By 1943 the Japanese were no longer in control of the seas… It doesn’t make sense to bring in something that valuable here when you know it’s going to be lost to the Americans anyway. The more rational thing would have been to send it to Taiwan or China.Ricardo Jose – University of the Philippines
Ambeth Ocampo from the Philippines National Historical Institute is another well known Yamashita skeptic. Here’s what he has to say on the subject of Yamashita’s treasure…
For the past 50 years, many people, both Filipinos and foreigners, have spent their time, money and energy in search of Yamashita’s elusive treasure. Despite all the treasure hunters, their maps, oral testimony and sophisticated metal detectors, nobody has found a thing.Ambeth Ocampo
Of course, these 2 are academics and are scared to death of being mocked for believing in myths and legends.
My personal opinion is that there is just too much compelling evidence to ignore.
While Roxas is the only documented case of a treasure cache that can be linked directly to Yamashita’s wartime stashes there could well be numerous other cases that have gone unreported.
Imagine you are a dirt-poor Filipino farmer who works his ass off for $5 dollars US a day. What would you do if you found a stash of gold bars in your backyard?
The official government policy of the Philippines is to reward any treasures found with between 25-70 percent of the value of the treasure (depending on where the treasure is dug up).
But political and police corruption in the Philippines is epic, and anyone who lives there knows that the chances of seeing any of that reward would be bleak at best.
So, most likely any Yamashita treasure discoveries have gone unreported.
Intriguing Hints From Imelda Marcos
One of the most compelling arguments for the existence of Yamashita’s treasure is the 1992 confession of Imelda Marcos, the ex First Lady of the Philippines, that the bulk of her late husband’s fortune came from hidden WW2 Gold.
Allegedly, she told several high ranking government officials that she was going to pay off the Philippine’s foreign debts by handing over 7000 pounds of gold bars (worth 300 billion).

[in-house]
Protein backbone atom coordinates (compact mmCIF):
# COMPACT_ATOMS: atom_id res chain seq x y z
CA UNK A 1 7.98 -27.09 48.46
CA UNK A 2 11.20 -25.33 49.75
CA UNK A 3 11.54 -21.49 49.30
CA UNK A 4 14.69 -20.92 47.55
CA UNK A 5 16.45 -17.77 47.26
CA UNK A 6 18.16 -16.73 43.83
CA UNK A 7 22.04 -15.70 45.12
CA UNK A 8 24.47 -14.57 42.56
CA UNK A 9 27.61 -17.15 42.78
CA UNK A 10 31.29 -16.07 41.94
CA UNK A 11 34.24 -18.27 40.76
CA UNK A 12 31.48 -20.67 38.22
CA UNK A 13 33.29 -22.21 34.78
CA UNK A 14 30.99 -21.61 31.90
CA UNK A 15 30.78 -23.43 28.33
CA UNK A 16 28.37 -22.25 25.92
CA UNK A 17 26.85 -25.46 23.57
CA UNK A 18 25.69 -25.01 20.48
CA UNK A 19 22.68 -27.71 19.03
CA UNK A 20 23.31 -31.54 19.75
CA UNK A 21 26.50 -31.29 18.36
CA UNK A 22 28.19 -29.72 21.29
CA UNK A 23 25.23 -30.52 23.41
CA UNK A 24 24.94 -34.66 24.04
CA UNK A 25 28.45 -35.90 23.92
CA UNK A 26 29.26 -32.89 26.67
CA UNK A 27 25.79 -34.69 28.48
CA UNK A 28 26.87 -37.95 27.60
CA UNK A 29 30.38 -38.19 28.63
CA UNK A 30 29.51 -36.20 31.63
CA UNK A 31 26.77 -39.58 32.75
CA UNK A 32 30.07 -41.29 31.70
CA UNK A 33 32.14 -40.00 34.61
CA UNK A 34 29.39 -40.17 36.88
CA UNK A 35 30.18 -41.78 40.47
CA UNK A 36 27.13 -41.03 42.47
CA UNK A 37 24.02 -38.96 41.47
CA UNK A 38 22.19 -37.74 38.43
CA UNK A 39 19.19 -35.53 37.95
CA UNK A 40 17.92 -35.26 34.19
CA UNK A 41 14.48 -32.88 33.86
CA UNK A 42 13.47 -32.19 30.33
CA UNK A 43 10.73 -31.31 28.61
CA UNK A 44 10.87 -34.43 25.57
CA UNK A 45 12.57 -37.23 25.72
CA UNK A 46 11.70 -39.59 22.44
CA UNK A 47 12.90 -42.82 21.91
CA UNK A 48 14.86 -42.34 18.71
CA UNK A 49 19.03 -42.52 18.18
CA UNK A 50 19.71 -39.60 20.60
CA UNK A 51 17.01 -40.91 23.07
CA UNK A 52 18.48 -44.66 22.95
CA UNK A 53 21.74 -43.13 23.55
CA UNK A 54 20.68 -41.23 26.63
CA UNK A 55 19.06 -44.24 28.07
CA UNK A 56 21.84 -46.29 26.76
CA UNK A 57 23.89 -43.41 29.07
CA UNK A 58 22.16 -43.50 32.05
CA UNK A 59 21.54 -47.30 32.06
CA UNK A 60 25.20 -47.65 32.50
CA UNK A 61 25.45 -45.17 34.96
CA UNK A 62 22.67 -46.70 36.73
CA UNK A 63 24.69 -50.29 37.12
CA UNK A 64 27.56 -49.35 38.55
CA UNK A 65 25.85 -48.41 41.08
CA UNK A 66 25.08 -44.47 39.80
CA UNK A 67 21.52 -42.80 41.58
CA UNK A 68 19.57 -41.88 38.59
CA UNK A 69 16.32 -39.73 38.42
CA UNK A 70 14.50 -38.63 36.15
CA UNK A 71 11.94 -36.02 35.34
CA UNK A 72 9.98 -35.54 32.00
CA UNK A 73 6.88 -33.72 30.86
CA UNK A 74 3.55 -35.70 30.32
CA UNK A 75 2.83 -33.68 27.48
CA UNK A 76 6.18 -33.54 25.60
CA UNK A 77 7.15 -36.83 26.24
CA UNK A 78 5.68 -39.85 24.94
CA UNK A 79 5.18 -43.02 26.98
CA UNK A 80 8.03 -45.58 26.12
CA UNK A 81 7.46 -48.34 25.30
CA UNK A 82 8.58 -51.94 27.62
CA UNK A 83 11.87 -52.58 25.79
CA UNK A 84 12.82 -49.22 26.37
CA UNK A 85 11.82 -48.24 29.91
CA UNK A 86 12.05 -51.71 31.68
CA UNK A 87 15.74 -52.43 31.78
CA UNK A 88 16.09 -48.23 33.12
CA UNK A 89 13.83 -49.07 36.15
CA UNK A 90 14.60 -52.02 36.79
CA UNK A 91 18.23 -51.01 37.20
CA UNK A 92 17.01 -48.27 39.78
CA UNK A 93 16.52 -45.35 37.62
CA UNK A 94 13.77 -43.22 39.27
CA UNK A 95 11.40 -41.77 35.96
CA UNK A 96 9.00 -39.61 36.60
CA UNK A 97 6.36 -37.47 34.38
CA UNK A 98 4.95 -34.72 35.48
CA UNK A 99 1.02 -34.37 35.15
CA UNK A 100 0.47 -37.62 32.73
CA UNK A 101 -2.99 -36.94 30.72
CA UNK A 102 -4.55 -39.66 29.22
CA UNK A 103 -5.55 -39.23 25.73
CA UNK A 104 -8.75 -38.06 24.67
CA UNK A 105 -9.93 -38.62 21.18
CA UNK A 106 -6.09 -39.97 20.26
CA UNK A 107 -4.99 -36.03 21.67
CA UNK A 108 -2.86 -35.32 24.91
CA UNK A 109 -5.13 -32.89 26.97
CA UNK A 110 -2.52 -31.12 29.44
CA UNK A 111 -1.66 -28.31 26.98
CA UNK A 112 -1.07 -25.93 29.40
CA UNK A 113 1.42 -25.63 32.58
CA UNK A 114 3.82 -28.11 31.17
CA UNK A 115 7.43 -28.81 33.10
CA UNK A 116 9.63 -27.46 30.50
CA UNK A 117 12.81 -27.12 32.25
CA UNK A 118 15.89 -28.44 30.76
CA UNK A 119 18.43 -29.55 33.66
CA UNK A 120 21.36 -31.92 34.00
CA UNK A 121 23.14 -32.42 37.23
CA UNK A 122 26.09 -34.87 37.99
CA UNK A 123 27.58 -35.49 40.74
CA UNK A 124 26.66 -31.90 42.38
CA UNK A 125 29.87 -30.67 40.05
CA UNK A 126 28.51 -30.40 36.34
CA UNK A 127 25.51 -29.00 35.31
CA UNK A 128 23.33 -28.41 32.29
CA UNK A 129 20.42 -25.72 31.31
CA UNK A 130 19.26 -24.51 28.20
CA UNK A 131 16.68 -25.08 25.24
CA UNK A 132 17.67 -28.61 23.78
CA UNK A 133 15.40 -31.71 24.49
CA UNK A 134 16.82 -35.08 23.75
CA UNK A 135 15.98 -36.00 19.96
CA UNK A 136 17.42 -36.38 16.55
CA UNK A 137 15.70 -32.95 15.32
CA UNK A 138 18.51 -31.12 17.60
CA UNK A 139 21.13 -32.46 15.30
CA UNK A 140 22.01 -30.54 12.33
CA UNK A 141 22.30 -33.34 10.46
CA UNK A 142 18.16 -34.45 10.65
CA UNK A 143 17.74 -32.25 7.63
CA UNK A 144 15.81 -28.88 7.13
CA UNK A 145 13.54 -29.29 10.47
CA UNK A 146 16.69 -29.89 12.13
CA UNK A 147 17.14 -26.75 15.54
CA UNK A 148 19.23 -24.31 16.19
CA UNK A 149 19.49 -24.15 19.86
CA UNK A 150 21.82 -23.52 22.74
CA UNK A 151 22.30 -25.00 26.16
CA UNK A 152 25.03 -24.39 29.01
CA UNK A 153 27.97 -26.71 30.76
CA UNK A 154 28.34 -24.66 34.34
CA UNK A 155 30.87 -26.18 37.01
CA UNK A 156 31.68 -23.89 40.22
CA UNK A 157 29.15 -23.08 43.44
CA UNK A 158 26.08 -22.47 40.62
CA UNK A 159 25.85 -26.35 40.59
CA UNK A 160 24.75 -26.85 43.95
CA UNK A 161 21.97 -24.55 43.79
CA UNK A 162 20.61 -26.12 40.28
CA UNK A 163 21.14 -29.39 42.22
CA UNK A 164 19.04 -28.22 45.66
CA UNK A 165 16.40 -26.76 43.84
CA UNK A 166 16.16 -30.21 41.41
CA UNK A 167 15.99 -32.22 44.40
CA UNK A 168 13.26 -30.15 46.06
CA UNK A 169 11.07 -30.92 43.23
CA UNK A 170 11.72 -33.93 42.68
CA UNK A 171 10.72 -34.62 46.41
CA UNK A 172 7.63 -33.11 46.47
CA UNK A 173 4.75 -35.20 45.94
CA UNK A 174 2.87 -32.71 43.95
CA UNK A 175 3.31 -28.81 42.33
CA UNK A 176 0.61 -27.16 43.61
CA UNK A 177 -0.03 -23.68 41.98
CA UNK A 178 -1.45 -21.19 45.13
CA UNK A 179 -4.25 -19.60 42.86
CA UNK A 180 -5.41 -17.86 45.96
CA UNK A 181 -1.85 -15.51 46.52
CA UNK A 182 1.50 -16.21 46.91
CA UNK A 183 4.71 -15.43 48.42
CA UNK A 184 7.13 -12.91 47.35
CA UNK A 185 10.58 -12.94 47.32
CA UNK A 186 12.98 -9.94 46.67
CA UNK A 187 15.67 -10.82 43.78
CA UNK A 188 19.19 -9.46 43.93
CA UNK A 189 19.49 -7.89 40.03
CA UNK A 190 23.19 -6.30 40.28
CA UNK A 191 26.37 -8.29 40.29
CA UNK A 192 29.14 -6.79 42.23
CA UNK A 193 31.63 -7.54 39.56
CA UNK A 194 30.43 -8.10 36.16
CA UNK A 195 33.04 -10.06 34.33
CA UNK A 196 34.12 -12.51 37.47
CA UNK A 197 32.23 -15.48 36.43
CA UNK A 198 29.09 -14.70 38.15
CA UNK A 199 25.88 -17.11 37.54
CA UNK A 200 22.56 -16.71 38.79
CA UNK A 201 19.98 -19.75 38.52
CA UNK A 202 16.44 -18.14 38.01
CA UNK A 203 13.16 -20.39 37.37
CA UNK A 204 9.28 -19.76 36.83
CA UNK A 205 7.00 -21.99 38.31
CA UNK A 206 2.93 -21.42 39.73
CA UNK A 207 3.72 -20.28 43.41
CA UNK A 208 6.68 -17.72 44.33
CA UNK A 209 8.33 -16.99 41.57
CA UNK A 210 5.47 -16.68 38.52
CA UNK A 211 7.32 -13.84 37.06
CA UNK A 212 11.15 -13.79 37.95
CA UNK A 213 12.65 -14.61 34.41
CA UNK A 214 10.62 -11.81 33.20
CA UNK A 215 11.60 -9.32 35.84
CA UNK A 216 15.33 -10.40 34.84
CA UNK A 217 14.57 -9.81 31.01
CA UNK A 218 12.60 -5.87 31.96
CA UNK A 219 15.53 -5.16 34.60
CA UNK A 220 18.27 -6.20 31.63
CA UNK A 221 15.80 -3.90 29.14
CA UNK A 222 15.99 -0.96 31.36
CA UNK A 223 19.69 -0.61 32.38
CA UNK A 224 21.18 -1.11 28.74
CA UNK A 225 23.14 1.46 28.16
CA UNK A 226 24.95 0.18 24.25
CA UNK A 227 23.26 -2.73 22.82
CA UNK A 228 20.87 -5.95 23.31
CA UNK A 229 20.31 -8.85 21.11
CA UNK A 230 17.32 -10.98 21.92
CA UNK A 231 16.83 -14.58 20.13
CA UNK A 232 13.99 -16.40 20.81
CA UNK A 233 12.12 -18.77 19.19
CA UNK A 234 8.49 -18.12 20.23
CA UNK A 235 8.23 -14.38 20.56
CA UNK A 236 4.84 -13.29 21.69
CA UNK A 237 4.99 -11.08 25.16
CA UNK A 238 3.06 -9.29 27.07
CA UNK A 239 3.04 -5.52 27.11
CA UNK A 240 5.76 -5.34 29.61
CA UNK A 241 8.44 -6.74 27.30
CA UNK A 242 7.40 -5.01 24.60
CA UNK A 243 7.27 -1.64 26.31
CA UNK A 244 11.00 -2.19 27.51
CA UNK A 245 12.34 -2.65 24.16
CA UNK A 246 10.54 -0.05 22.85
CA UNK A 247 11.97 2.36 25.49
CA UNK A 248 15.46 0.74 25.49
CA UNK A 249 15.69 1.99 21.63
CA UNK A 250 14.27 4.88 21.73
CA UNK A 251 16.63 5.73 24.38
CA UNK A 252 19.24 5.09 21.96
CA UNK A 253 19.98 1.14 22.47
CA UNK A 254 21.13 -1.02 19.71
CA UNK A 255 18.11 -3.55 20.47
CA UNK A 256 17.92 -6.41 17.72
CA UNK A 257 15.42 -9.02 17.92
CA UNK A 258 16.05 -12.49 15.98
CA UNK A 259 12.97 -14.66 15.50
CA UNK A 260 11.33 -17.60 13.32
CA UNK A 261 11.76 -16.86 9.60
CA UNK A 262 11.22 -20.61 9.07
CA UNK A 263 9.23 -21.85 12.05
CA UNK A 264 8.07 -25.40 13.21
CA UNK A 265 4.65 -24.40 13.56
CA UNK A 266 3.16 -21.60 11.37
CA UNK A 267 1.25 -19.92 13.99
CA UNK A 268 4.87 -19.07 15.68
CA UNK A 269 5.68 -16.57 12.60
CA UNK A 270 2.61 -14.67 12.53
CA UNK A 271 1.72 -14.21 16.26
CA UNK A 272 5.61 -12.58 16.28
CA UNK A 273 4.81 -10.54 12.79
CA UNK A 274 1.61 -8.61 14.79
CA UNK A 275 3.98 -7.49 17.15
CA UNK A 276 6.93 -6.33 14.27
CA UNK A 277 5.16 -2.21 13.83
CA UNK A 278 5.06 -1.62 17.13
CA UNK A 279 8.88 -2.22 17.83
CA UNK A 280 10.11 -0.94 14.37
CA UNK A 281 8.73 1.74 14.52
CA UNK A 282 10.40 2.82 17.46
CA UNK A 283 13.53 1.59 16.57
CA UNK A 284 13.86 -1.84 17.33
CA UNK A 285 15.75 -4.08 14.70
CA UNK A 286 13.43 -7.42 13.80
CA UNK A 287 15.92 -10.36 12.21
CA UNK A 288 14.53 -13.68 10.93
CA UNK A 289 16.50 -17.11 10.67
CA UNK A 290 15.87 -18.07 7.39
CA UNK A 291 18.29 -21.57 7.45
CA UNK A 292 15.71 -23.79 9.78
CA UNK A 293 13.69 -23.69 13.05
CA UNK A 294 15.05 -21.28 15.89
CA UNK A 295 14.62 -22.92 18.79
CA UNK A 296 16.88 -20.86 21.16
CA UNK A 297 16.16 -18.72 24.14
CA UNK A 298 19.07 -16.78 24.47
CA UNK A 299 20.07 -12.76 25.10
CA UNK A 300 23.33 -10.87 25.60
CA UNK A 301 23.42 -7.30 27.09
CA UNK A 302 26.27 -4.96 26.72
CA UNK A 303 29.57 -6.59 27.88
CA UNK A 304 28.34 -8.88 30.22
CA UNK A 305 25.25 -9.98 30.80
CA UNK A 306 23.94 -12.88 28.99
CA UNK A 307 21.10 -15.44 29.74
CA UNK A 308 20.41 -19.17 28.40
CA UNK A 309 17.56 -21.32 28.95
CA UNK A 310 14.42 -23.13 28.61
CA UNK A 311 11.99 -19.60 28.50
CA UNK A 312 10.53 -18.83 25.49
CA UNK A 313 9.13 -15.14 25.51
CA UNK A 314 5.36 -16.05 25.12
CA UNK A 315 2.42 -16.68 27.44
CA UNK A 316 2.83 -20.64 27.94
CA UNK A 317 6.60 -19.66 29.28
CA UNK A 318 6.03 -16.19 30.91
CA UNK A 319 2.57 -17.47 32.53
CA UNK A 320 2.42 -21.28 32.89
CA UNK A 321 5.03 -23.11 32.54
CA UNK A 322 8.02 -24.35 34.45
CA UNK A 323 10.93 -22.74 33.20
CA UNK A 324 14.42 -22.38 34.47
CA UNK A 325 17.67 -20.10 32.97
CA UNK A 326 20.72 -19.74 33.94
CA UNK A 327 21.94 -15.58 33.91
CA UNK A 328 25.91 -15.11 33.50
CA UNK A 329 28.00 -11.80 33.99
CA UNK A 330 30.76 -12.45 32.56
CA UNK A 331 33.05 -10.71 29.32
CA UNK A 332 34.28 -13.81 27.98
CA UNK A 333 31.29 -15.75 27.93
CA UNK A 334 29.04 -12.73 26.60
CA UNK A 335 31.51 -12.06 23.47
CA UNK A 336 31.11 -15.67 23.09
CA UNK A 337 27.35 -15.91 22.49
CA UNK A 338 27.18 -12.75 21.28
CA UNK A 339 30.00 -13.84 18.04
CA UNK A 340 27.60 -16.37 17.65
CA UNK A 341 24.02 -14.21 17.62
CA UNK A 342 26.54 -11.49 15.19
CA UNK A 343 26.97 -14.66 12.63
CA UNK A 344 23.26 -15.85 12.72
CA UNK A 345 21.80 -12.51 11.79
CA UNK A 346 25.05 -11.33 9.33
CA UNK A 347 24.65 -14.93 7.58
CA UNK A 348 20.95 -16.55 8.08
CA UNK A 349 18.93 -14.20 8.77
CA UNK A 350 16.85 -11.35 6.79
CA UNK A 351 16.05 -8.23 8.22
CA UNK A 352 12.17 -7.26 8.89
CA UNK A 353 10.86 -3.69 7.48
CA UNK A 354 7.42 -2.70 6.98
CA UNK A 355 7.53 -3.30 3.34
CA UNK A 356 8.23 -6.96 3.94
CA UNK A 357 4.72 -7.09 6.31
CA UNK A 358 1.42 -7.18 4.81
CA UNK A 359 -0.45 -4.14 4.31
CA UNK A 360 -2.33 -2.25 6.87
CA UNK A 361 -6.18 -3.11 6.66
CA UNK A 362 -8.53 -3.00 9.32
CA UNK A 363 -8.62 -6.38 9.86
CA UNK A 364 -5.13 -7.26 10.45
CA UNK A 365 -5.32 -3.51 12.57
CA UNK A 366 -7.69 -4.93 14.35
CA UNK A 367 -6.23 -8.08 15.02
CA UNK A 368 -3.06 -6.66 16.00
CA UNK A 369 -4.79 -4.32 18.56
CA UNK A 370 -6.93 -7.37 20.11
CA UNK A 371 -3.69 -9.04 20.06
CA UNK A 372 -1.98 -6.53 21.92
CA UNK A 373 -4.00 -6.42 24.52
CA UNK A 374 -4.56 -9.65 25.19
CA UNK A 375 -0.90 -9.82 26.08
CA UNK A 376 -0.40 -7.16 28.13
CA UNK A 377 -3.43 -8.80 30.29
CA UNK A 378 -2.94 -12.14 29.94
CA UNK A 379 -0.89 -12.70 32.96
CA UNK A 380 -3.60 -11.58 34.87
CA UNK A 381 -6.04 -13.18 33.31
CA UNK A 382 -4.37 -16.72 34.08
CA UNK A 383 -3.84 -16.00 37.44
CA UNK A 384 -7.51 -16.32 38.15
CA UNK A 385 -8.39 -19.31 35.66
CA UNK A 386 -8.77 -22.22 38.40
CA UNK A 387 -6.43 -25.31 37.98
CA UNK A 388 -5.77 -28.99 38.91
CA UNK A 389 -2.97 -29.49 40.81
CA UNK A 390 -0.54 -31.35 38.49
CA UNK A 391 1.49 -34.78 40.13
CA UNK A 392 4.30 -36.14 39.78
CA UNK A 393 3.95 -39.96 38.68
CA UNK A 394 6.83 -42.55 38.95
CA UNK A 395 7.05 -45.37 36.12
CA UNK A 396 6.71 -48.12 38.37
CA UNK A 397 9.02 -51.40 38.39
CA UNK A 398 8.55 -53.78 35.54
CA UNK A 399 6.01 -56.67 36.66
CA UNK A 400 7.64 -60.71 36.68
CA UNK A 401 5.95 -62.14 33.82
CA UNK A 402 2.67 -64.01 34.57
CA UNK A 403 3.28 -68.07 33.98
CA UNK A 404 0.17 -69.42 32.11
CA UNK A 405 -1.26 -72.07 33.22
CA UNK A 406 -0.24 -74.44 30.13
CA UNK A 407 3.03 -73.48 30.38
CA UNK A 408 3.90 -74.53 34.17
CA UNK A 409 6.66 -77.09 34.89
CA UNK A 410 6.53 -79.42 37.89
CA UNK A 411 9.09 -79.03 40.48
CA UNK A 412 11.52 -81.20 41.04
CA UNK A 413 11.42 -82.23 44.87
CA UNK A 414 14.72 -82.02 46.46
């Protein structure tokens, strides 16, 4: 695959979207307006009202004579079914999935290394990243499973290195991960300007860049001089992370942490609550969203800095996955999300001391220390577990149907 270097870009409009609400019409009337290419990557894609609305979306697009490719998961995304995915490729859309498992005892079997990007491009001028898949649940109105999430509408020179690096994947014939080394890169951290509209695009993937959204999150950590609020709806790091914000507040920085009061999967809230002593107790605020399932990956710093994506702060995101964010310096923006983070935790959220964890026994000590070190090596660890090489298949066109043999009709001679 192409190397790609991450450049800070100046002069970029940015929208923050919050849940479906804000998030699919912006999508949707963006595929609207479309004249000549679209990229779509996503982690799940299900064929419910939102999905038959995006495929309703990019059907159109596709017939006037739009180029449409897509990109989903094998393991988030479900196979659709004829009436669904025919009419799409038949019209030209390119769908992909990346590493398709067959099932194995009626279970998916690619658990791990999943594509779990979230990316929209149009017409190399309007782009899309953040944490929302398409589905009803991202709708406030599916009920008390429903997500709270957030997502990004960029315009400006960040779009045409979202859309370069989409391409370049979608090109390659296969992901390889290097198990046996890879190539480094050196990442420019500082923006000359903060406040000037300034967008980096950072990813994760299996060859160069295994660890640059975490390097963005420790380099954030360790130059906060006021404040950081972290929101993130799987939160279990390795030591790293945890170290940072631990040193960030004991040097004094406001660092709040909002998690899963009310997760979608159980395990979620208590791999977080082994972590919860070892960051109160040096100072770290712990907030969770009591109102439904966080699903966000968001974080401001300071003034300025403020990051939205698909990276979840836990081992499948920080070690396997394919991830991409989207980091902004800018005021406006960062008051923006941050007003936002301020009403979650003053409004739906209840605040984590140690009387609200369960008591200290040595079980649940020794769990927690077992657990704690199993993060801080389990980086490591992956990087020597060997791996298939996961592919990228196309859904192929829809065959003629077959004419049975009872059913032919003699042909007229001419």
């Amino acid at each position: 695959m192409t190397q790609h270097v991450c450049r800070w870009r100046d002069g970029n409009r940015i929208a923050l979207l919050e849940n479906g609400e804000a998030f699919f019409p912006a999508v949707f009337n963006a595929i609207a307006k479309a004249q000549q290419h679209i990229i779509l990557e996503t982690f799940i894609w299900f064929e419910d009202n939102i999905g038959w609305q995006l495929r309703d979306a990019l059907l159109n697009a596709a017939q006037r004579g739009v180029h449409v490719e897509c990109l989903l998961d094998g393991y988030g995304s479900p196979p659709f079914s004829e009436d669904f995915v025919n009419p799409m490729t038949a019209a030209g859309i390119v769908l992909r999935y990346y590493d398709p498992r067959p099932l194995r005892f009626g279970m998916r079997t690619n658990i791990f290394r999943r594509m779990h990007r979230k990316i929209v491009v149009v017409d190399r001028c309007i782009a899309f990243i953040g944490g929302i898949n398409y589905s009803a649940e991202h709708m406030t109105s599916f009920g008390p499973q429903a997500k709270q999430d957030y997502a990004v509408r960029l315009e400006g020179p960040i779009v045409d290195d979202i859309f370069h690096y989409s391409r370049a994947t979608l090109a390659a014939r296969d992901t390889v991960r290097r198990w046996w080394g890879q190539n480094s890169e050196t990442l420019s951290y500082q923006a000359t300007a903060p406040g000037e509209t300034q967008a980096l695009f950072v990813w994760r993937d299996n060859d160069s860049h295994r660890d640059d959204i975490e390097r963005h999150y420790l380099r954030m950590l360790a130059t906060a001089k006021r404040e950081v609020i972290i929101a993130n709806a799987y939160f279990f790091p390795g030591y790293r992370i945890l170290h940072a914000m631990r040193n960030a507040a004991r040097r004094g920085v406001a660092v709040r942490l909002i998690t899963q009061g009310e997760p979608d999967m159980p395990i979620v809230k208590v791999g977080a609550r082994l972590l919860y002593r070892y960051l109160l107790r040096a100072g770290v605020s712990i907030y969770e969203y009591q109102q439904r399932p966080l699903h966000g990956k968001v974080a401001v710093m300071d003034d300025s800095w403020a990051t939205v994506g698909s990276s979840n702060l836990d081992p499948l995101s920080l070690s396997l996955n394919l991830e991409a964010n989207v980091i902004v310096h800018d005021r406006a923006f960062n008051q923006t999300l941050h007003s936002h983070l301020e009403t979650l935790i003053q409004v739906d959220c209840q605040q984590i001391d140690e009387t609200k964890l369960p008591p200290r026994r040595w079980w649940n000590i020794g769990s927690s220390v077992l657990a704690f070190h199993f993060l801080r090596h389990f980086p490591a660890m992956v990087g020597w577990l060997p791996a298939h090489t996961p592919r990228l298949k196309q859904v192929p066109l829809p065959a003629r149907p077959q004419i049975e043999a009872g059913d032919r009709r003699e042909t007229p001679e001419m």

The current President of the Philippine, Rodrigo Duterte, a firm supporter of the Marcos family, even seems to be involved in the negotiations for the return of the gold bars.
Searching for Yamashita’s Gold!
To this day, not one “officially accepted” Yamashita find has been documented. But despite all the disappointments and dead-ends, fortune hunters remain undaunted.
Many individuals and consortia, both Filipino and foreign, continue to search for treasure sites.
If you want to launch your own hunt for Yamashita’s Lost Gold, here are a few ideas to get you started:
Researching the Treasure
Peggy and Sterling Seagrave’s book, Gold Warriors: America’s Secret Recovery of Yamashita’s Gold (2003), Is one of the best written on the subject and a great place to start your research on this fascinating tale.
The initial edition comes with CD-ROMs containing 900 megabytes of documents, maps, and photographs.
Dangers You May Face
Dozens have died digging up roads, riverbeds, and mountainsides in a relentless pursuit of Yamashita’s gold.
For example, in late 2000, two men were buried alive when a tunnel collapsed near the Mindanao town of General Santos after they had dug as far as 24 feet.
Four others suffocated in Lumban, Laguna. And in 1998, three men were killed in Nueva Ecija in Luzon province when a tunnel they had dug caved in.
As many of these recovery projects have ended in failure, a side industry has emerged based on the fever itself.
Foreign investors are often enticed into funding the digging of holes known to contain nothing or sold “treasure maps” of questionable origin – such as the one above.
Sharing With The Man
The Philippine government has some pretty strict, and well-enforced guidelines for would-be treasure hunters operating in their territories.
Many expeditions have been escorted by the Philippine Military, who stand guard night and day to make sure that the government gets their fair share of the treasure – which is listed below:
- For Treasure Hunting within Public Lands – Seventy-five percent(75%) to the Government and twenty-five (25%) to the Permit Holder.
- For Treasure Hunting in Private Lands – Thirty Percent (30%) to the Government and Seventy Percent (70%) to be shared by the Permit Holder and the landowner.
- For Shipwreck/Sunken Vessel Recovery – Fifty percent (50%) to the Government and Fifty percent (50%) to the Permit Holder.”
IMPORTANT NOTE FROM THE EDITOR
There are a lot of people leaving comments below about having found markers or maps that they believe are related to Yamashita’s Gold.
The Owners and editors of this site in NO WAY endorse any of these claims. In fact, we are pretty sure that many of them are scams concocted to try and separate people from their money.
But since we have no way of knowing which comments are genuine and which are scams – we just publish any that sound remotely authentic as we don’t believe in comment censorship.
So, if you contact any of these commentors do it at your own risk, and if you decide to invest in any recovery efforts, please do your due diligence!